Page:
Beta (climbing)

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El Chorro, Andalucia, Spain

Fly to Malaga. Take the Renfe (spanish for train) one hour north to Alora. From there catch a bus or hitchhike or call your best friends Gary and Mel at the Olive Branch B&B/Campground--that's where you'll be staying. The Rockfax El Chorro guidebook is a must for the area. Two thirds of the climbs in the book are in walking distance of the campground. Rent a car if you want to take day trips to many other good looking crags that are all between 20 mins and 2 hours away. Buy groceries at the Mercadona in Alora. Climbing shop available in the small town of El Chorro, although their prices are ludicrous (at least they have chalk). Must-do routes include Poema de Roca (7a/5.11d), Life is Sweet (6c/5.11b), Little Brown Baby (7a+/5.12a), Un lait fraiche pour monsieur (7b/5.12b), and Hakuna Matata (7a+/5.12a). Climbing style is mostly juggy overhanging tufa endurance routes on limestone. Very polished in some places, particularly the poema cave. Bring a 70m rope as some routes are long. It's all sport-climbing: single-pitch routes are great but there are also a bunch of multi-pitch. Particularly the multi-pitch routes in the gorge are supposed to be good although you might want a set of stoppers and warmer weather for them. Best season is December to February for the south facing crags in El Chorro, if later in the year go to the north facing surrounding crags for which you'll need a car.

Siurana, Catalunya, Spain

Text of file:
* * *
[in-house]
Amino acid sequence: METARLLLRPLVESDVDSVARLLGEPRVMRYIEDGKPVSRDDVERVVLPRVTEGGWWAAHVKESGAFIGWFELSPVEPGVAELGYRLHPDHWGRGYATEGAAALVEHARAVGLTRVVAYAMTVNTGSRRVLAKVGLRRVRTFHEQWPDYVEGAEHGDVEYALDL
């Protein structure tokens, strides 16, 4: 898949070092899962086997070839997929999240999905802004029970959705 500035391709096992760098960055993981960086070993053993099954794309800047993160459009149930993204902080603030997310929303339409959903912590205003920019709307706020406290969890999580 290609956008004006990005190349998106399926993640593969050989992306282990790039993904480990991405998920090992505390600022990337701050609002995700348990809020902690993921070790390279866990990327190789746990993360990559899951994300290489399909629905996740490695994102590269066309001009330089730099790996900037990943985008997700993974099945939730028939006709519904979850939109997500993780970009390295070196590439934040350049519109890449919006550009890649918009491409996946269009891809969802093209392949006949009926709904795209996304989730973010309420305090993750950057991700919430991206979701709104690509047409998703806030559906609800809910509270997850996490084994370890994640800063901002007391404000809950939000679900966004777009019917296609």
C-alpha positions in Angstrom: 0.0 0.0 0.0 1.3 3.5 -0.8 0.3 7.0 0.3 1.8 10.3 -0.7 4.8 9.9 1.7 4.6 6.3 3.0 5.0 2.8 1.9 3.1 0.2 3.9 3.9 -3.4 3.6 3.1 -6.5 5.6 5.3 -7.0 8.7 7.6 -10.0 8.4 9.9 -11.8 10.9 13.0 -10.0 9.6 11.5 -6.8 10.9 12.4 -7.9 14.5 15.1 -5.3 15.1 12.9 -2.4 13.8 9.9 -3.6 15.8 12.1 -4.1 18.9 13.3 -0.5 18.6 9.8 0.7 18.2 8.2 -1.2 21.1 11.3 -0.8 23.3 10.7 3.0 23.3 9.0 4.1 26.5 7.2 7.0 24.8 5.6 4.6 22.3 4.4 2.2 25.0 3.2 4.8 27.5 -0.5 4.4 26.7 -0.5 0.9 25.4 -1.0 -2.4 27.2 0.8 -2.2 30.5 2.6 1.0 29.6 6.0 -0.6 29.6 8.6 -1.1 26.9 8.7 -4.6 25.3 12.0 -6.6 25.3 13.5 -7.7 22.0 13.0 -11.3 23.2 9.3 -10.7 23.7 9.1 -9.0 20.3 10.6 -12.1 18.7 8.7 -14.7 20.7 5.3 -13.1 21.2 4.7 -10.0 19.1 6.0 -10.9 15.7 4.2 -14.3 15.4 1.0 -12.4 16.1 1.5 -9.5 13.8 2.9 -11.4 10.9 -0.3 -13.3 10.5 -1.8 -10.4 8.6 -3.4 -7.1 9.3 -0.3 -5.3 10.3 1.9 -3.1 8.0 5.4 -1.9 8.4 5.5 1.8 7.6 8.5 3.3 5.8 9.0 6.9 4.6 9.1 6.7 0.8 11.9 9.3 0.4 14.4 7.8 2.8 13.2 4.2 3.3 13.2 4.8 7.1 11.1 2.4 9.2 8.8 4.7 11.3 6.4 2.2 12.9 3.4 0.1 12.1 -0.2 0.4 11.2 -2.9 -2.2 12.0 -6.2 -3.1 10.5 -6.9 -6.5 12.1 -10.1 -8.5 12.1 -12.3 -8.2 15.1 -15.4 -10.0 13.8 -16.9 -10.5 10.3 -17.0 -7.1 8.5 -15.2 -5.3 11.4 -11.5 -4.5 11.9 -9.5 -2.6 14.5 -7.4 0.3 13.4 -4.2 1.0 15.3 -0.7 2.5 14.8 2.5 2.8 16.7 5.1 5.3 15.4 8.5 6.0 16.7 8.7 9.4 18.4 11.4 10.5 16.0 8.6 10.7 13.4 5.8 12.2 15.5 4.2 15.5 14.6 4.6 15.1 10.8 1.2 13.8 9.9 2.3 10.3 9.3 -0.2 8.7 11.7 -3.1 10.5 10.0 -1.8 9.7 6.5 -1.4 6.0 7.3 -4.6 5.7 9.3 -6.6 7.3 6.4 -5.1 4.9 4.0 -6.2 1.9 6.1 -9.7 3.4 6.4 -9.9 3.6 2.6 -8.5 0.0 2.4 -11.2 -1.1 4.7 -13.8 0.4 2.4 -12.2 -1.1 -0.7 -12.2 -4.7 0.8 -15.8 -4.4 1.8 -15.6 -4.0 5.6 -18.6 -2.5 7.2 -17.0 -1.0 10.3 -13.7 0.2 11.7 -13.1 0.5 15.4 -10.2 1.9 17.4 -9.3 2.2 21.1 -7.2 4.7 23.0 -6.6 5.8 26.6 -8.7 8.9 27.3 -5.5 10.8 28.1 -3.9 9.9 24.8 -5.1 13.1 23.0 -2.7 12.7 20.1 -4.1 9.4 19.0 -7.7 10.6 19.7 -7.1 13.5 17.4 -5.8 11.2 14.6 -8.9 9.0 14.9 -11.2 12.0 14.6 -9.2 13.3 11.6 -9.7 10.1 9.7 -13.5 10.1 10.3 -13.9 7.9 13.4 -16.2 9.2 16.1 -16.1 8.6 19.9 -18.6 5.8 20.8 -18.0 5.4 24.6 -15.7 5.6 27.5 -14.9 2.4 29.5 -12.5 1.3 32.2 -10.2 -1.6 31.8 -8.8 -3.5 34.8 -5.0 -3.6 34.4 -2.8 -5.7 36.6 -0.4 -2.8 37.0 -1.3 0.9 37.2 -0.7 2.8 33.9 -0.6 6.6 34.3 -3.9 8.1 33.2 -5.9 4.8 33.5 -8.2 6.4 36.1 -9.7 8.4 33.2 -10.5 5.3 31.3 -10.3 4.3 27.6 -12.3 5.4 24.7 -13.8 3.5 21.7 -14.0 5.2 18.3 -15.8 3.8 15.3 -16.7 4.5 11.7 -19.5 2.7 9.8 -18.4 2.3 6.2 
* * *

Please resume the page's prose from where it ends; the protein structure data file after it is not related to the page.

Fly to Barcelona. Take the bus for two and a half hours to Cornudella de Montsant. Take a cab, hitchhike, or walk the seven miles up the hill to Camping Siurana, located half a mile before the village of Siurana. There is only one road so you can't miss it. Toni Arbones' guidebook has terrible topos and no descriptions, but all the routes are there. The Rockfax Costa Daurada book has very few routes and sectors, but pretty good descriptions, and it also includes a lot of the surrounding areas although all of the information is outdated. You'll be happy at Siruana without a car for months, but if you want to go to the nearby areas of Margalef, Montsant, Arboli, etc a car will be needed. Buy groceries in the town of Cornudella. Chalk and some other gear is available at the campground. You can also borrow the guidebook from the campground to look around without buying it. Climbing is mostly vertical or slightly overhanging small limestone crimps and pockets. Very technical and sometimes polished, but always super high quality. It's all sport climbing so no need for trad gear. Bring a 70m rope or longer if you plan to climb at El Pati. Must-do routes include Delicatessen(7a+/5.12a), Massa temps sense piano (6c/5.11b), Valg'... (7a+/5.12a), Bistec de Biceps (7b+/5.12c), Mandragora (7b+/5.12c). Best time of year is December through February; cliffs face south and get hot. Margalef offers some shade and is not as sharp, so you might thin of alternating time at Siurana and Margalef; climb at Siurana til you tear off all the skin on your fingertips from the sharp crimps then go to Margalef until you tweak your tendons from pulling on steep two/three finger pockets.